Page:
This is when the narrative moves back in time.

  • The Phantom of the Opera is told in one giant flashback, as the show’s opening scene is of the aged Raoul attending an auction selling off items from the opera house.
  • Miss Saigon goes back to “The Fall of Saigon” midway through the second act
  • Harry Potter has the Pensieve and Tom Riddle’s diary, allowing for magical plot important flashbacks.
  • In The Dark Tower, Book One: The Gunslinger, the first quarter of the novel is devoted to flashbacks to events just prior to the beginning of the novel, and flashbacks to Roland’s childhood within those. In Book Four: Wizard and Glassthe bulk of the story is a flashback to a formative event in Roland’s early adulthood.
  • Inverted in Memento, which flashes forward at intervals until the movie ends in the middle of the story.
  • The Saw films do this extensively as a means of explaining the convoluted plots and building character development, even when many of the main characters are dead in the ‘current’ timeline.
  • Saving Private Ryan plays around with its flashback a bit. It starts with an Age Cut into the flashback, except the old man in the graveyard is Private Ryan, not Captain Miller seen in the landing craft. Ryan isn’t in the flashback at all until the final battle, and couldn’t have remembered everything shown first-hand. (It is, however, possible that the story is relayed to Ryan through Upham).
  • Batman Begins uses the non-congruous Nolan style jump. First, we go back and forth between Bruce in a Chinese prison and being trained by the League of Shadows to a young Bruce being rescued from a well by his father and watching his parents’ death. When Ra’s asks Bruce what inspired his travels, another lengthy flashback is used that documents Bruce witnessing Joe Chill’s death and his encounter with Carmine Falcone.
  • Arrow: Every episode divides its time between Oliver Queen’s activities in the present as a vigilante and the events in his past that led to his becoming one.
  • Firefly: The episode “Out of Gas” which jumps between three time periods: the current time frame (the actions of a dying Mal), a short time in the past (the events that led to Mal’s current situation) and a more distant past (how Mal’s crew was recruited, including the ship itself).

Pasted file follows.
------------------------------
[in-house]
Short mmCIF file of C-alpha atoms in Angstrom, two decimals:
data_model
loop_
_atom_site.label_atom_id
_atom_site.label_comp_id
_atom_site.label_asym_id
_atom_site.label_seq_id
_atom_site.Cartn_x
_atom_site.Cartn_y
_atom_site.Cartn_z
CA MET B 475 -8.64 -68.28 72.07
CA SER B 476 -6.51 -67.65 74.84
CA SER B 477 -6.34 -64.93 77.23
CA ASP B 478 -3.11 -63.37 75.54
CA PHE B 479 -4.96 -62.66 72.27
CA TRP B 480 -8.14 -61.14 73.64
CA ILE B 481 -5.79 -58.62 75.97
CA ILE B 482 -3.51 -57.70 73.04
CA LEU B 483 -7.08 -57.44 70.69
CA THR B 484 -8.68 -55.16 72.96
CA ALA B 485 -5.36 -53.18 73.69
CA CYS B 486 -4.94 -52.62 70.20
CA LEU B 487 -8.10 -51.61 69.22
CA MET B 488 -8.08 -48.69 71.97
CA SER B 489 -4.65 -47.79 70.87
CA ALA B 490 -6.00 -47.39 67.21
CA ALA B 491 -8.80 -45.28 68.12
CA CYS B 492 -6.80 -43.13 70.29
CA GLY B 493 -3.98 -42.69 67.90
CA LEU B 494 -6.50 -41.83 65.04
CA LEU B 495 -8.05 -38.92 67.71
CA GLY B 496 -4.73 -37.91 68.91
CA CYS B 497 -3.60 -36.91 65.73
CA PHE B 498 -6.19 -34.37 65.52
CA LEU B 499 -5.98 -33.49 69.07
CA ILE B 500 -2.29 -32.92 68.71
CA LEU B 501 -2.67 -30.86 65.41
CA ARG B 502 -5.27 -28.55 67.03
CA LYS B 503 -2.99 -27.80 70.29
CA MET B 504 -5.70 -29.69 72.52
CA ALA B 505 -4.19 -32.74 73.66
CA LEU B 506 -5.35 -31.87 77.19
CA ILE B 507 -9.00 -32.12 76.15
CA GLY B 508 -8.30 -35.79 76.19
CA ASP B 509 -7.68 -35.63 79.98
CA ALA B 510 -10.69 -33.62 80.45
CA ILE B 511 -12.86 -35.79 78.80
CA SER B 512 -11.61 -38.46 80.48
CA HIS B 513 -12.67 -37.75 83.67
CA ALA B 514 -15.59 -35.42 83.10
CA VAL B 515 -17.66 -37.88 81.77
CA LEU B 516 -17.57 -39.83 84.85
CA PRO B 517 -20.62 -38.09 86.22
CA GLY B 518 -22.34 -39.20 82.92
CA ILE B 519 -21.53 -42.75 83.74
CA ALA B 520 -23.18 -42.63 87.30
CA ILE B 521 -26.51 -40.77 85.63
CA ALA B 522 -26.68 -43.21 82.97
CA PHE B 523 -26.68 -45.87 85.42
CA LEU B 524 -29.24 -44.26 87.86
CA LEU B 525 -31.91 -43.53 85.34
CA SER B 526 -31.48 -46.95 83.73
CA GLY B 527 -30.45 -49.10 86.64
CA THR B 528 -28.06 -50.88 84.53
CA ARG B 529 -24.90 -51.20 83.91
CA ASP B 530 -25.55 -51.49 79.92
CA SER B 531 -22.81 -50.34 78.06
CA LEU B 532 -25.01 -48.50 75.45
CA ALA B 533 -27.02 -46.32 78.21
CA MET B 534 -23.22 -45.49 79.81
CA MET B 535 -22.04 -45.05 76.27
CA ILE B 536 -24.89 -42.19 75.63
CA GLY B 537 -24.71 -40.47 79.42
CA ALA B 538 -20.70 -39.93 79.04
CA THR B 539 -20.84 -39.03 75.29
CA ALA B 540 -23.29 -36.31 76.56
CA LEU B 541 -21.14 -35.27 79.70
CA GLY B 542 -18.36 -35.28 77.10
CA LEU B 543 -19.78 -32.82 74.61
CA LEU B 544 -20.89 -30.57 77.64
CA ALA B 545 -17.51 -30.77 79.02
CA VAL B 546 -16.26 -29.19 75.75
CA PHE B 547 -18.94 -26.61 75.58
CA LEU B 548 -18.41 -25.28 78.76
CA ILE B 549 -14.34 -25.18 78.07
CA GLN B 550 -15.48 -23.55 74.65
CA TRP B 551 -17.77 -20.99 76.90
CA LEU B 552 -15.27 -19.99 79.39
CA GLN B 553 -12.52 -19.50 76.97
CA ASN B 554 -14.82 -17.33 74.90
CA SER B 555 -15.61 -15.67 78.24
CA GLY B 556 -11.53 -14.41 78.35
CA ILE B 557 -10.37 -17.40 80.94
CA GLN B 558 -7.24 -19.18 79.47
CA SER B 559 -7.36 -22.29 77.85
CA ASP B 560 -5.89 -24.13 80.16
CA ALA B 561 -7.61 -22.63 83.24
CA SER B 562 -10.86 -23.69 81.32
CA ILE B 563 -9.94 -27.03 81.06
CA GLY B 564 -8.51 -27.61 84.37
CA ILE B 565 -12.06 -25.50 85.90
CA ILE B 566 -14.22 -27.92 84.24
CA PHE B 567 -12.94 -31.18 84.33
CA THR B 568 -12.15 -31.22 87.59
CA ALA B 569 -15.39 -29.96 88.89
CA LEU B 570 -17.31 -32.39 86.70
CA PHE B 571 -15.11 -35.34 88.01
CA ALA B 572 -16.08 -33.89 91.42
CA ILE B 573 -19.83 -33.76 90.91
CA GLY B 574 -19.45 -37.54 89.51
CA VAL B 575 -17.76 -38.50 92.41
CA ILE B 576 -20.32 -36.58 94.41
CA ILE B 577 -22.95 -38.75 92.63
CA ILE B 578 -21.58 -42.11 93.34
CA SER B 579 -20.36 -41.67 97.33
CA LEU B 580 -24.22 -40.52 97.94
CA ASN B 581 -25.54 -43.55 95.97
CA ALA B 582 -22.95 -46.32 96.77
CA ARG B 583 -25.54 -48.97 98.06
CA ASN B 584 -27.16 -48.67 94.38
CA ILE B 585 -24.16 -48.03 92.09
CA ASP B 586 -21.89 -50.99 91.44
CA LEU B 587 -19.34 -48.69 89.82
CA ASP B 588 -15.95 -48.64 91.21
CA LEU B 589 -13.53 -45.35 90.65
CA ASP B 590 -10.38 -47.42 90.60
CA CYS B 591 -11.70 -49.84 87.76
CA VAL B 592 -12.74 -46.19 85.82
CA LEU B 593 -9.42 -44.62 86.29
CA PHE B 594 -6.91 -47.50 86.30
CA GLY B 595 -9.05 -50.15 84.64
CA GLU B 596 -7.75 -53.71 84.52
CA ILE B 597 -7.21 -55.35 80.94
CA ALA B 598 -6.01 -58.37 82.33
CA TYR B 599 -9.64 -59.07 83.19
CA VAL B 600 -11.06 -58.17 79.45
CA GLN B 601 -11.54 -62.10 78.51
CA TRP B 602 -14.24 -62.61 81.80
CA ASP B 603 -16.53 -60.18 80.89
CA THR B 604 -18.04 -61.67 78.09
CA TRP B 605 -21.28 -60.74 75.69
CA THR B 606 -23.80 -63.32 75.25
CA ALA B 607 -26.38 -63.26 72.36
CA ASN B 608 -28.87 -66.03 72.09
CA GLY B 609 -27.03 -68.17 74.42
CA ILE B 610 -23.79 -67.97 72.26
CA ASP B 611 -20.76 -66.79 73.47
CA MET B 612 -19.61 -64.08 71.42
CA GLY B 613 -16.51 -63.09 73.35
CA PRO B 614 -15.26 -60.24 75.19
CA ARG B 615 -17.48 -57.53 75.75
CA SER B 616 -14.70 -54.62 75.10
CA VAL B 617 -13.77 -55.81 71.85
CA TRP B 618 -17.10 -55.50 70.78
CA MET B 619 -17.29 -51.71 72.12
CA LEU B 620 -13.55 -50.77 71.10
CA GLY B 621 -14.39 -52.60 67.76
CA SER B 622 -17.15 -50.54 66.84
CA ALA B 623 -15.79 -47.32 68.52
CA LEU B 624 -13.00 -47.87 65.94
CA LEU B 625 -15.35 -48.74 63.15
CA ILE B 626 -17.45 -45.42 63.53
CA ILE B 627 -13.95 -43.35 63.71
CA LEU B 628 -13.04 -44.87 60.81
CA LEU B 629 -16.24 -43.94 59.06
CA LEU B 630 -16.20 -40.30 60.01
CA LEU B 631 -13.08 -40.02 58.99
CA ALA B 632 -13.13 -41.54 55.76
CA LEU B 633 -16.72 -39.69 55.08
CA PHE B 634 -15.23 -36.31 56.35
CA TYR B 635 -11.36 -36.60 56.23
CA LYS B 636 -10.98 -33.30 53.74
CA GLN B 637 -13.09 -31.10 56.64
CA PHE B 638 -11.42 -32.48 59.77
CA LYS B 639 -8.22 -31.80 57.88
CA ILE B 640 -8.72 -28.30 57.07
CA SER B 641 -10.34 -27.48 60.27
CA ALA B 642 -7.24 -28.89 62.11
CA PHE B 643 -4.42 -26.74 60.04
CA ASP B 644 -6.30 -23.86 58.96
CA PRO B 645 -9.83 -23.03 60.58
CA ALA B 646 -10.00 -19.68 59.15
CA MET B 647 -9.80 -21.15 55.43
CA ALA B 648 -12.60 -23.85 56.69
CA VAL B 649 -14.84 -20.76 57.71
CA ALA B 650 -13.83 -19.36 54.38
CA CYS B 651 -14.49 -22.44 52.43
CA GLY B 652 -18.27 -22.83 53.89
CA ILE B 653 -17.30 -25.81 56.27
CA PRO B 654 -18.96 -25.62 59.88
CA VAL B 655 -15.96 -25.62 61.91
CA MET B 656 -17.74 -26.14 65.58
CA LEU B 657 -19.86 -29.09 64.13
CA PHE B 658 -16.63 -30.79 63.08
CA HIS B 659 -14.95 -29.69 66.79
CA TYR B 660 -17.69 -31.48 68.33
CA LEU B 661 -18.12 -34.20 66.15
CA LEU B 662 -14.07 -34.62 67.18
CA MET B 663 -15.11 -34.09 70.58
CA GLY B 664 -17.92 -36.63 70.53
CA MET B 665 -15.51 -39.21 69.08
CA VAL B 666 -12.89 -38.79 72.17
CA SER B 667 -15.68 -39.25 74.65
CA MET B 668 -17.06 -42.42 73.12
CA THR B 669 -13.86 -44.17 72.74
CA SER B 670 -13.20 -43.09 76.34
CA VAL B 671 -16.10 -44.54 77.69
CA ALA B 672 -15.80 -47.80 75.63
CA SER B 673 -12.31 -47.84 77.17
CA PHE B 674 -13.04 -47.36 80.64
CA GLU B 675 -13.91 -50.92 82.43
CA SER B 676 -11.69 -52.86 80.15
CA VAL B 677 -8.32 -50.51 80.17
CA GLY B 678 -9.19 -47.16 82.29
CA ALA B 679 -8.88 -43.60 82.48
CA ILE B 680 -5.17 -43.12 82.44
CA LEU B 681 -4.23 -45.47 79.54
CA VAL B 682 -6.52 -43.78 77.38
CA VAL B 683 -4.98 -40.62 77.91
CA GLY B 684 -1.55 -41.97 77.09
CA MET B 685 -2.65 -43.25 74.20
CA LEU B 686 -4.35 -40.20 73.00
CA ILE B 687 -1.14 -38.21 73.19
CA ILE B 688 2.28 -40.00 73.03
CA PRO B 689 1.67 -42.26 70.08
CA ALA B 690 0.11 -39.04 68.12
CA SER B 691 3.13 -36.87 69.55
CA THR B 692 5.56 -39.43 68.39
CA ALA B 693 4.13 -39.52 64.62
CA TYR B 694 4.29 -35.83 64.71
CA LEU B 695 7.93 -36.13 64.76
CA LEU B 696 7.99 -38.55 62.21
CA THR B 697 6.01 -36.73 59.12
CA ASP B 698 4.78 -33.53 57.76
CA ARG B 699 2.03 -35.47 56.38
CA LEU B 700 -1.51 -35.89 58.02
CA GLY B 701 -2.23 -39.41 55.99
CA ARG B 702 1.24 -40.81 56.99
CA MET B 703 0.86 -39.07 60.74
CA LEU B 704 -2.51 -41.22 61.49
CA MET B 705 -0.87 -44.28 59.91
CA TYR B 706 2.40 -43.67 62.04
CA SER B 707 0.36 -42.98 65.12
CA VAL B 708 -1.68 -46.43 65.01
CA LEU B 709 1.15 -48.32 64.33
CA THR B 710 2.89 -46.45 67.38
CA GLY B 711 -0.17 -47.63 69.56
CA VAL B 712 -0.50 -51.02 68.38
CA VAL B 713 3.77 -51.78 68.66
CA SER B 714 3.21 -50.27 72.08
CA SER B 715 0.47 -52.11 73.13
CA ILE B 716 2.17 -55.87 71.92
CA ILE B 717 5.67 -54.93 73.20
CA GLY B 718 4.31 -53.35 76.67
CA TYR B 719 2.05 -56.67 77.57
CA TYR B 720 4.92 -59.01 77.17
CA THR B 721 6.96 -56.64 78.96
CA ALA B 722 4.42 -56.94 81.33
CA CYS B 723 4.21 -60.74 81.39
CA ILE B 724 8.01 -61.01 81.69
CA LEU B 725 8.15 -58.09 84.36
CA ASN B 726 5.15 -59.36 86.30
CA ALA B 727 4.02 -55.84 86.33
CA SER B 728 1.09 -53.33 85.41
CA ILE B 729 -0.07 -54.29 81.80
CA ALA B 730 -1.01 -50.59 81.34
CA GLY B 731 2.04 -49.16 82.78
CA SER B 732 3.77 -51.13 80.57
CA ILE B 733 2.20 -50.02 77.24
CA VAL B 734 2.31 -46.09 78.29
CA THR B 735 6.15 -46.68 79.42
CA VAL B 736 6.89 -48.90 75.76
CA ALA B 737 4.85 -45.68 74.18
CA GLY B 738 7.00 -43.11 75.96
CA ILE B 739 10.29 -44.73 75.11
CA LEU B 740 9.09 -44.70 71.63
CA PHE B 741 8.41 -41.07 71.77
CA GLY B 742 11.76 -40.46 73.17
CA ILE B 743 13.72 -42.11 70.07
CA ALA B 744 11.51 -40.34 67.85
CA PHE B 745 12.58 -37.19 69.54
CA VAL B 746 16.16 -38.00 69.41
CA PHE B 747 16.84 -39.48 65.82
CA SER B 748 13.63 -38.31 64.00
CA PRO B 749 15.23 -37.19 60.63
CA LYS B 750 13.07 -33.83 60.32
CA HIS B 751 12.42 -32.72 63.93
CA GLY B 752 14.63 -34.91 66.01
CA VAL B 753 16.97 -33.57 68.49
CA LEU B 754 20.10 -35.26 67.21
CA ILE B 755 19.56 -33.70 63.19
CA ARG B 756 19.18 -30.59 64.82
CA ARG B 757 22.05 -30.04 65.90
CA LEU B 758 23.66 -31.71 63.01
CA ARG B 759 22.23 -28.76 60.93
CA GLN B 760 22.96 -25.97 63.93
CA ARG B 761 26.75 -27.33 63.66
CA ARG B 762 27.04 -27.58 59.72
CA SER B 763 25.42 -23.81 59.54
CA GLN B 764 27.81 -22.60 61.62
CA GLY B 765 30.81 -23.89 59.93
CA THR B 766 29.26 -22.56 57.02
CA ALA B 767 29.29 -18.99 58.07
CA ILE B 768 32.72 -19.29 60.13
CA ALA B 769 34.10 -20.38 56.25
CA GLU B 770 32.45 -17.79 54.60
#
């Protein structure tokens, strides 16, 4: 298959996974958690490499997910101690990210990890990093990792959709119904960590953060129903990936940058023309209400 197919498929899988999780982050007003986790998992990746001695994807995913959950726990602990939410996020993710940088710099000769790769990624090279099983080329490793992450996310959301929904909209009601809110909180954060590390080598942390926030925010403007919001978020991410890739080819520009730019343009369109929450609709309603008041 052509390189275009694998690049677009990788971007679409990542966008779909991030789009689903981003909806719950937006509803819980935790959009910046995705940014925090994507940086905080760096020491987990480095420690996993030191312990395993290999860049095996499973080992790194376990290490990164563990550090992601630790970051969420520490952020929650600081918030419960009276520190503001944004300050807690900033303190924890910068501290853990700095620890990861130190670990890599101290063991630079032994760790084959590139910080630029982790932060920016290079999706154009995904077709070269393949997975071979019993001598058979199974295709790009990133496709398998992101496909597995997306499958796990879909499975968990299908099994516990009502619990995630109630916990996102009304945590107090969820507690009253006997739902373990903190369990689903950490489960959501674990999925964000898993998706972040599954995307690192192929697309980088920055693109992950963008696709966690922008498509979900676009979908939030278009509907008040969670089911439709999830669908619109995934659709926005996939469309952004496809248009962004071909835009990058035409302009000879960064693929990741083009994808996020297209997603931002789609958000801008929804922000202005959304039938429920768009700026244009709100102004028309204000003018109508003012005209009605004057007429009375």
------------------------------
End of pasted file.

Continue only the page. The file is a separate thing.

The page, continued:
• How I Met Your Mother: Because this show, in essence, has every episode as a flashback, along with its quick editing, it’s hard to tell where flashbacks end and begin, or if a Flash Forward (such as Barney’s brother’s wedding) really counts as a flash forward or if the rest of the episode is a flashback compared to the flash forward. No one seems to mind, though, because everyone can still follow the storyline.
  • Revolution: Close to the level of Once an Episode. “Pilot” had a flashback on the Matheson family just before the blackout. “Chained Heat” had a flashback focusing on Ben retrieving his work and Rachel Matheson handling the Wiry Stranger. “No Quarter” had a flashback focusing on Miles Matheson, Sebastian Monroe, and Jeremy Baker. “The Plague Dogs” had a flashback of Maggie being taken in by the Mathesons, as well as a flashback of Rachel putting herself in the custody of Miles. “Soul Train” had a flashback focusing on Tom Neville and his family. “Sex and Drugs” had a flashback focusing on Aaron Pittman and his wife Priscilla. “The Children’s Crusade” had a flashback focusing on Ben, Rachel and Randall Flynn. “Ties That Bind” had a flashback focusing on Nora Clayton and her sister Mia. “Kashmir” used hallucinations instead of flashbacks. “Nobody’s Fault But Mine” had a flashback focusing the relationship between Miles and Monroe. “The Stand” had a flashback of Ben and Rachel putting Danny through an experimental procedure. “Ghosts” had a flashback focusing on Randall Flynn and the loss of his son. “The Song Remains the Same” had absolutely no flashbacks. “The Night the Lights Went Out in Georgia” had a flashback focusing on the relationship between Miles and his former protege Alec Penner. “Home” had a flashback focusing on the relationship between Miles, Monroe, and Emma. “The Love Boat” had absolutely no flashbacks. “The Longest Day” had a flashback expanding on the reasons Rachel turned herself in to the custody of Miles. “Clue” had absolutely no flashbacks. “Children of Men” had a flashback focusing on the relationship between Ben and Rachel before and after the blackout. “The Dark Tower” had a flashback revealing the circumstances that led to Miles trying to assassinate Monroe.
  • In Digimon, during series one and two most of the Digidestined have flashbacks of family deaths, such as Izzy and Cody, who have flashbacks about their parents’ deaths, Ken has his brother Sam’s death, and Tai has the time that he almost was responsible for his sister Kari’s demise. Owikowa also had flashbacks, to show how and Hiroki (Cody’s dad) were friends, and how alone he felt after Hiroki died. TK often has flashbacks about Angemon’s sacrifice to stop Devimon, and Ken has flashbacks of his time as the Digimon Emperor.

Links:

http://tvtropes.org/pmwiki/pmwiki.php/Main/FlashBack

http://literarydevices.net/flashback/

http://en.wikipedia.org/wiki/Flashback_(narrative)